I had the privilege today of visiting the new Earth Fare Healthy Supermarket located in Carmel, Indiana. After hearing many rave reviews about the store and its philosophies, I was very excited to visit and explore. I was not disappointed.
Before I went to the store, I explored the store’s website. I was very pleased to find Earth Fare has a Food Philosophy page that clearly identifies numerous ingredients the company refuses to carry. If you visit Earth Fare and can’t find a big-name product you use frequently, chances are it contains one of the forbidden ingredients. (Which means it’s a good idea to switch to something new.) You can view the complete nine-page list of banned ingredients here: Boot List. High on their list of banned ingredients are high fructose corn syrup, bleached and bromated flours (associated with thyroid disease and other health issues), antibiotics and growth hormones in their meat and dairy, and artificial colorants/flavorings/preservatives/sweeteners. The company’s commitment to selling whole, healthy foods without harmful ingredients excited me. I couldn’t wait to visit!
I share my perspective below on five different topics common to most grocery stores. Please feel free to share your input on these topics.
The entrance to the store leads you into the produce department. From there, you will pass a nice bulk and coffee section and can wander into the natural health department where supplements and natural body care products are sold, or can visit the grocery sections of the store. The store is laid out well and in a way that makes it very easy to find products. I constantly caught myself wishing the store were larger, as it seemed a smidge cramped. The store wasn’t very busy the day I was there, but navigating through the aisles was a bit challenging even with the low traffic flow. On the positive side, the store’s size makes it easy to breeze in, pick up what you need, and get out quickly and very efficiently.
I was impressed by the selection of goods at Earth Fare. I couldn’t do my normal shopping due to not having access to a refrigerator for several hours, but looked for products I typically buy. I also purchased my lunch (which was delicious) and a few non-perishable items. There was only one item I could not find, but there were ample alternatives available. Although I read the label before buying the alternative product, I felt comfortable knowing I could trust Earth Fare’s food policy to protect me from ingredients I know are harmful. I was also very happy to see a few brands I had only been able to buy online before now. Great bonus!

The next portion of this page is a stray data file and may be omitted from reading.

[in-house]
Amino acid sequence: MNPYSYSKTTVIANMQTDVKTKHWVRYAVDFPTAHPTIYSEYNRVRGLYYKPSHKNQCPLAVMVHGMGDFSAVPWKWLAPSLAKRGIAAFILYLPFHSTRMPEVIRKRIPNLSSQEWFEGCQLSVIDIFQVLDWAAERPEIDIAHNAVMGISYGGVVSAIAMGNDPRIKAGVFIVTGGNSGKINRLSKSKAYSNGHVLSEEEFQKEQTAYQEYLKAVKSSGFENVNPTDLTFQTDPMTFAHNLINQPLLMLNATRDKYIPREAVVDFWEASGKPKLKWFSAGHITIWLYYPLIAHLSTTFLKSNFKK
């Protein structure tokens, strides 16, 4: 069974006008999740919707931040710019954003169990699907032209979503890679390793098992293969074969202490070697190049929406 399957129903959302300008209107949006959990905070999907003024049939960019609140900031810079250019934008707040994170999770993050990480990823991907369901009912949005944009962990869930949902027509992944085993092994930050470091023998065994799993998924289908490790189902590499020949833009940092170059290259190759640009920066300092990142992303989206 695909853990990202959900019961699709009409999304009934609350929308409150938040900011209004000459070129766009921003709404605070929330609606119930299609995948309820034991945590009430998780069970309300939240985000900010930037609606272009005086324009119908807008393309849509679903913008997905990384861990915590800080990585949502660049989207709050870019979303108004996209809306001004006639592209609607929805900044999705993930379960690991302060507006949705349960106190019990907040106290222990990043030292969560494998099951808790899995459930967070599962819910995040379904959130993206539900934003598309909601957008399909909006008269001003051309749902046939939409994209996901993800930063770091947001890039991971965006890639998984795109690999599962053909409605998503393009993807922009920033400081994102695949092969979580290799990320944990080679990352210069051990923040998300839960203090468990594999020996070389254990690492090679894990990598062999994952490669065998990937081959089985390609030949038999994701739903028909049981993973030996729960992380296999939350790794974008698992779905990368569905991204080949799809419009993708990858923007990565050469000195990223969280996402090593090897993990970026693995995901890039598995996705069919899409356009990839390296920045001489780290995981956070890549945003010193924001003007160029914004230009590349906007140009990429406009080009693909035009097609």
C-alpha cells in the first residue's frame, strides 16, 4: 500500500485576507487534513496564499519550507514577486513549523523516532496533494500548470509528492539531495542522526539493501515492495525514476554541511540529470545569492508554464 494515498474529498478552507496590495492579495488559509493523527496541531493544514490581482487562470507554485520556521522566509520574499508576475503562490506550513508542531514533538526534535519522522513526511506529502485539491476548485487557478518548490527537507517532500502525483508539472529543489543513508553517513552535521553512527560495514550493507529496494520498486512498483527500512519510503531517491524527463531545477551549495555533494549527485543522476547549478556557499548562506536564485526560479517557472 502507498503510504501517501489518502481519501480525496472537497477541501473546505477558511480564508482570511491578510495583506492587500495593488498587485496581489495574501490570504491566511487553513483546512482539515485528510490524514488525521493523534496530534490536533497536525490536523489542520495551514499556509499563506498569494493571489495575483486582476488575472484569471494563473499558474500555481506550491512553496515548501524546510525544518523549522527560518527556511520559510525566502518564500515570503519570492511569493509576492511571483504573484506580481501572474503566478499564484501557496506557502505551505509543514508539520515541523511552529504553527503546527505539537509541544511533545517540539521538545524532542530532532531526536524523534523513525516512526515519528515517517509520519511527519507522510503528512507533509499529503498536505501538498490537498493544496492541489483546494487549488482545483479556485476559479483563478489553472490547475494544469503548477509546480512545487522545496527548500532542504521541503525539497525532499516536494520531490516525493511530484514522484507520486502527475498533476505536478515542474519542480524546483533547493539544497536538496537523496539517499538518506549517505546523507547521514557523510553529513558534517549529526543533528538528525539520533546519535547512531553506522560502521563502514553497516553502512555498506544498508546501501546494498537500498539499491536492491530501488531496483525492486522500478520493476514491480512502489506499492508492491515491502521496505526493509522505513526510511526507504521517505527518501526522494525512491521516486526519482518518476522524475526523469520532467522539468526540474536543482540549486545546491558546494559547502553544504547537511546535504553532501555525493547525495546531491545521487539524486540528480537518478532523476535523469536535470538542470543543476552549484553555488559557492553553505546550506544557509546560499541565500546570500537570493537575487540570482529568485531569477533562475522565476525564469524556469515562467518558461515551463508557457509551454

I was very impressed with Earth Fare’s prices. Every product I looked at was significantly less expensive than what I’ve found at other big box health food stores in my area. Unfortunately, the prices were also lower than what I find in locally-owned health food stores. I try to do as much of my shopping locally as I can, but there are a few products I can only get in a “big box” store. Earth Fare’s lower prices will definitely keep me coming back.
Every single employee I passed or engaged with at Earth Fare greeted me with a smile and seemed genuinely happy to see me. Earth Fare has obviously taken great care to hire staff members who put a priority on customer service, courtesy and friendliness. I asked staff members in the natural health, meat and deli departments some very probing questions. Each person was excellently educated and provided answers that gained my confidence. I was impressed not just with how friendly everyone was, but also with how knowledgeable they were. If I asked a question for which someone did not know the answer, that person quickly asked for my contact info and said he or she would find the answer and contact me. Very refreshing!
I’m pleased to say I easily found a parking space in this store’s parking lot. I had been told parking was a nightmare, but I had no issues. When I visited the bank across the street, however, the staff told me they had to hire policemen and security guards to stop people from parking in the bank lot. The staff said the problem seemed to have stopped, but they were concerned it would return when a new Walgreen’s soon opens in the same lot as Earth Fare. Only time will tell if those concerns were valid. My experience was very positive. The lack of parking probably explains why there are no “cart corrals” in the parking lot. Taking the cart back to the store was an opportunity for a bit of added exercise and was not a problem.
The Only Negative
GMO’s are suspiciously absent from Earth Fare’s list of banned ingredients. The company stance is that they “need the help of the government and producers to pull the trigger” on eliminating GMO’s. (Quoted from their FAQ Page.) This was the only disappointing aspect of my visit. With over 20 years of data and research proving GMO’s are harmful to human and animal health and the environment, and the fact GMO’s are banned in over 60 other countries, waiting on the government seems unwise at this point. My hope is the fact Whole Foods committed to label all GMO products in their store by 2018 and the fact other stores such as Target have committed to carry non-GMO products or are strongly protesting GMO’s will provide ample incentive to Earth Fare to take a much stronger position on this issue. Remaining neutral will prove to be harmful to their business if they do not act soon. In Earth Fare’s defense, 75% of their products are organic, which by definition should be GMO-free.
Have you visited Earth Fare? What was your favorite surprise about shopping there?